To use GPU-aware Cray MPICH with the Cray compiler wrappers, the following environment variables must be set before compiling. These variables are automatically set by the cray-mpich modulefile:

## These must be set before compiling so the executable picks up GTL
PE_MPICH_GTL_DIR_amd_gfx90a="-L${CRAY_MPICH_ROOTDIR}/gtl/lib"
PE_MPICH_GTL_LIBS_amd_gfx90a="-lmpi_gtl_hsa"

In addition, the following header files and libraries must be included:

-I${ROCM_PATH}/include
-L${ROCM_PATH}/lib -lamdhip64

where the include path implies that #include <hip/hip_runtime.h> is included in the source file.

2. Compiling with hipcc

To use GPU-aware Cray MPICH with hipcc, users must include appropriate headers, libraries, and flags:

-I${MPICH_DIR}/include
-L${MPICH_DIR}/lib -lmpi -L${CRAY_MPICH_ROOTDIR}/gtl/lib -lmpi_gtl_hsa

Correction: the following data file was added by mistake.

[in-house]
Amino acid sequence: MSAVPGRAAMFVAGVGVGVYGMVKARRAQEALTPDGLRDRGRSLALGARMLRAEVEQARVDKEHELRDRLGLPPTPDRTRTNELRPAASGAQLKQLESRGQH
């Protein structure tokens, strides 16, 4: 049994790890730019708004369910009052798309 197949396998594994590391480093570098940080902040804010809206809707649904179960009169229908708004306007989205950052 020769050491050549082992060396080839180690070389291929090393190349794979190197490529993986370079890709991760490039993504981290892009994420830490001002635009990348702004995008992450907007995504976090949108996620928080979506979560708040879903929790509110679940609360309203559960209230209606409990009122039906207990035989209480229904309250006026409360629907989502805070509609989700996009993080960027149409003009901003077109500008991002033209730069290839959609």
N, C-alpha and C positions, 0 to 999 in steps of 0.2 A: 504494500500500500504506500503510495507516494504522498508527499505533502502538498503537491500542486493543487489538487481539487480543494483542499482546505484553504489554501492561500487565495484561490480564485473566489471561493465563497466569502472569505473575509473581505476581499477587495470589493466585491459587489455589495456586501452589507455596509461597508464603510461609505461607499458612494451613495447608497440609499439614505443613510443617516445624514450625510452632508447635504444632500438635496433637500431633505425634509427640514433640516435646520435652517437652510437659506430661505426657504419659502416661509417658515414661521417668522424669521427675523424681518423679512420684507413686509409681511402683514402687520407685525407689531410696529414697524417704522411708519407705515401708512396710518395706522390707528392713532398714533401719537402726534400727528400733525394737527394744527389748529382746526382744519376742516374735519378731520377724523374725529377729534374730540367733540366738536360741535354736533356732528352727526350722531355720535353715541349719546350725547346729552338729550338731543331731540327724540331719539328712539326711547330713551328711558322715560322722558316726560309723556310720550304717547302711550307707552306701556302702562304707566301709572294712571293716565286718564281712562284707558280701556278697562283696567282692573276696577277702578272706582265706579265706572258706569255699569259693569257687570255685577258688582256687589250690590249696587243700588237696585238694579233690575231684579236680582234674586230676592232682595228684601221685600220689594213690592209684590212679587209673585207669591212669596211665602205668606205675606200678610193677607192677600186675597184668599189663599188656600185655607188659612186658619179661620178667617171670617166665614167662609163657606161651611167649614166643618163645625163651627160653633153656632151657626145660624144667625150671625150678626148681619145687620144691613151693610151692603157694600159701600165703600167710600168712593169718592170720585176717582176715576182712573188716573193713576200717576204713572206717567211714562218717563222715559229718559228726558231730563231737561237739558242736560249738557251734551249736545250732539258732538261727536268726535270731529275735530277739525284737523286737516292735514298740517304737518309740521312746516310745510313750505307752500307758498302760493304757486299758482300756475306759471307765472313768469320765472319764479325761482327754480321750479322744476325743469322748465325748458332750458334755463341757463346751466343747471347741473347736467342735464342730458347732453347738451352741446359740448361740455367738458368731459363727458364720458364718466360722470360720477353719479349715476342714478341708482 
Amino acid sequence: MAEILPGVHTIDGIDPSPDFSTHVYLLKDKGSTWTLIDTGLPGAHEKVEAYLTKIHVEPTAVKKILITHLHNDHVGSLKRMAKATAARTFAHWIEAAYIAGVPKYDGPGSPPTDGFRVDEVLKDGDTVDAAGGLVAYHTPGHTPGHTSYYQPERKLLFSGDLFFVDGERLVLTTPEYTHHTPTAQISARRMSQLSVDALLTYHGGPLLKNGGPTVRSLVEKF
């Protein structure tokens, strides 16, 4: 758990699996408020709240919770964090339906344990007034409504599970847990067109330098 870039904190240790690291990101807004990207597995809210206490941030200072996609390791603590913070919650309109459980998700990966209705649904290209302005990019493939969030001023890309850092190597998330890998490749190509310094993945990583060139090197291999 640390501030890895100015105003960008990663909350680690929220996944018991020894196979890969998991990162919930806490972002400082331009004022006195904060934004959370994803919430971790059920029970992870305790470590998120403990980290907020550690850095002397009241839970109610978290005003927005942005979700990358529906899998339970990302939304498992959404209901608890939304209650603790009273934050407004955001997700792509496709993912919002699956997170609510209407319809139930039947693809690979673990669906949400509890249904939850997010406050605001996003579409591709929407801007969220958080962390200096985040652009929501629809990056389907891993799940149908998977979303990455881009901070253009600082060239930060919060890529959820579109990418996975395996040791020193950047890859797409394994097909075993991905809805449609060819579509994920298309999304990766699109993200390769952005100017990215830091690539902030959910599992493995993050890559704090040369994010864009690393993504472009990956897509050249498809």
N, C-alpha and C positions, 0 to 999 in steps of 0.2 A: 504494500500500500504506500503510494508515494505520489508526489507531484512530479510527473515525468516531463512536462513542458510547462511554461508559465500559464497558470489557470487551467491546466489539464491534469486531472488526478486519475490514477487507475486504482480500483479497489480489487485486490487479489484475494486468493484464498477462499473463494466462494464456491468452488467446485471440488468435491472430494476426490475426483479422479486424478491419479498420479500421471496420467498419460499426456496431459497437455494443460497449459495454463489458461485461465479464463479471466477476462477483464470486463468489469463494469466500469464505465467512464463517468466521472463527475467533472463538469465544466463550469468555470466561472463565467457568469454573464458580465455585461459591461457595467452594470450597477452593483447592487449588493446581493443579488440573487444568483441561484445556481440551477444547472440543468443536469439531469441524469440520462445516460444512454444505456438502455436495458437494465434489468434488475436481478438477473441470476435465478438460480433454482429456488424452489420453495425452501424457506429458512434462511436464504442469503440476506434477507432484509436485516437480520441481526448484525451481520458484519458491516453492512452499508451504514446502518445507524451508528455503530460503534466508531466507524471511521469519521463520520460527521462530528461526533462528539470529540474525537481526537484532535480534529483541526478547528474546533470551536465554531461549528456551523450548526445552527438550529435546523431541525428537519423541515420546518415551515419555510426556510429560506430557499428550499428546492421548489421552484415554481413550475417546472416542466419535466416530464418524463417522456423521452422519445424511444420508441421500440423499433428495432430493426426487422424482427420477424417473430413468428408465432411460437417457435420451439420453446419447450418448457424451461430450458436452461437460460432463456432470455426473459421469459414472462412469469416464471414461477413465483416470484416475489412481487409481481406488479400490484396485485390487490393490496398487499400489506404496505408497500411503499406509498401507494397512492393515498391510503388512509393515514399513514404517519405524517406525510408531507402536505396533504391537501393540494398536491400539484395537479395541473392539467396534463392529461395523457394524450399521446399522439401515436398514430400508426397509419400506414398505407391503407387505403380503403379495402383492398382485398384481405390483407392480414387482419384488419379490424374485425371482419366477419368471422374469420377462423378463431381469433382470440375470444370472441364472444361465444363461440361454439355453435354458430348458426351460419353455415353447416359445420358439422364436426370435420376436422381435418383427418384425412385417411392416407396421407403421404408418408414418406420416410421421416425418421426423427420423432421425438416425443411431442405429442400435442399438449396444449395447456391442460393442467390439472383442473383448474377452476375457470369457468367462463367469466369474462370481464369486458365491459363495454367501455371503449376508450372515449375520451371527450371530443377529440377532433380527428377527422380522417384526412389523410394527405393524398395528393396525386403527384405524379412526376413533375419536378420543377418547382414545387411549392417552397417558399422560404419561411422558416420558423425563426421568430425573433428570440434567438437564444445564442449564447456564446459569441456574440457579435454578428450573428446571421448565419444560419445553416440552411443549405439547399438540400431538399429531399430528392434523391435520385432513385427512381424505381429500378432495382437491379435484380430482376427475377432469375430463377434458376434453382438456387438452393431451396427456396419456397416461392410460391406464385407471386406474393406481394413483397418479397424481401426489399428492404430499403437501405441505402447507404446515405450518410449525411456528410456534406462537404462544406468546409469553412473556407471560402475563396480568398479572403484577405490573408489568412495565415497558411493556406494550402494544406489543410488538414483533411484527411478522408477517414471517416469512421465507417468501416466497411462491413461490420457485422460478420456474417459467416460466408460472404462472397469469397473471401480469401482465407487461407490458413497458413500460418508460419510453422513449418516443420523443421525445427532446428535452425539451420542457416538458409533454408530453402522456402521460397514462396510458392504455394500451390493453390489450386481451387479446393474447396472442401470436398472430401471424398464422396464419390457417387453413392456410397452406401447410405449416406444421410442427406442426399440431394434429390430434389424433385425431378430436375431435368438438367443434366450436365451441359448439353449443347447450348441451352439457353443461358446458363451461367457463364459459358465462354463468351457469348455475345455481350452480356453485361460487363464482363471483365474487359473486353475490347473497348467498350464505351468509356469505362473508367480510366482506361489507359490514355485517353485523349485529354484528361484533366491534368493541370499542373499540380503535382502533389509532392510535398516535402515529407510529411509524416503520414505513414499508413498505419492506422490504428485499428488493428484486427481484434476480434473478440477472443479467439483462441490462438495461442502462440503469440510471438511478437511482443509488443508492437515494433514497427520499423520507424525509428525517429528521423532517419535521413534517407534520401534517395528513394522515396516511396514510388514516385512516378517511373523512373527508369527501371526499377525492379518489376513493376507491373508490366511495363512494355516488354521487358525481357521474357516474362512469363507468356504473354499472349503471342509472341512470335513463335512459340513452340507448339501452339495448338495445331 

HIPFLAGS = --amdgpu-target=gfx90a
Determining the Compatibility of Cray MPICH and ROCm

Releases of cray-mpich are each built with a specific version of ROCm, and compatibility across multiple versions is not guaranteed. OLCF will maintain compatible default modules when possible. If using non-default modules, you can determine compatibility by reviewing the Product and OS Dependencies section in the cray-mpich release notes. This can be displayed by running module show cray-mpich/<version>. If the notes indicate compatibility with AMD ROCM X.Y or later, only use rocm/X.Y.Z modules. If using a non-default version of cray-mpich, you must add ${CRAY_MPICH_ROOTDIR}/gtl/lib to either your LD_LIBRARY_PATH at run time or your executable’s rpath at build time.

The compatibility table below was determined by linker testing with all current combinations of cray-mpich and rocm modules on Crusher.

cray-mpich ROCm
8.1.12 4.5.2, 4.5.0
8.1.14 4.5.2, 4.5.0
8.1.15 5.3.0, 5.2.0, 5.1.0, 5.0.2, 5.0.0
8.1.16 5.3.0, 5.2.0, 5.1.0, 5.0.2, 5.0.0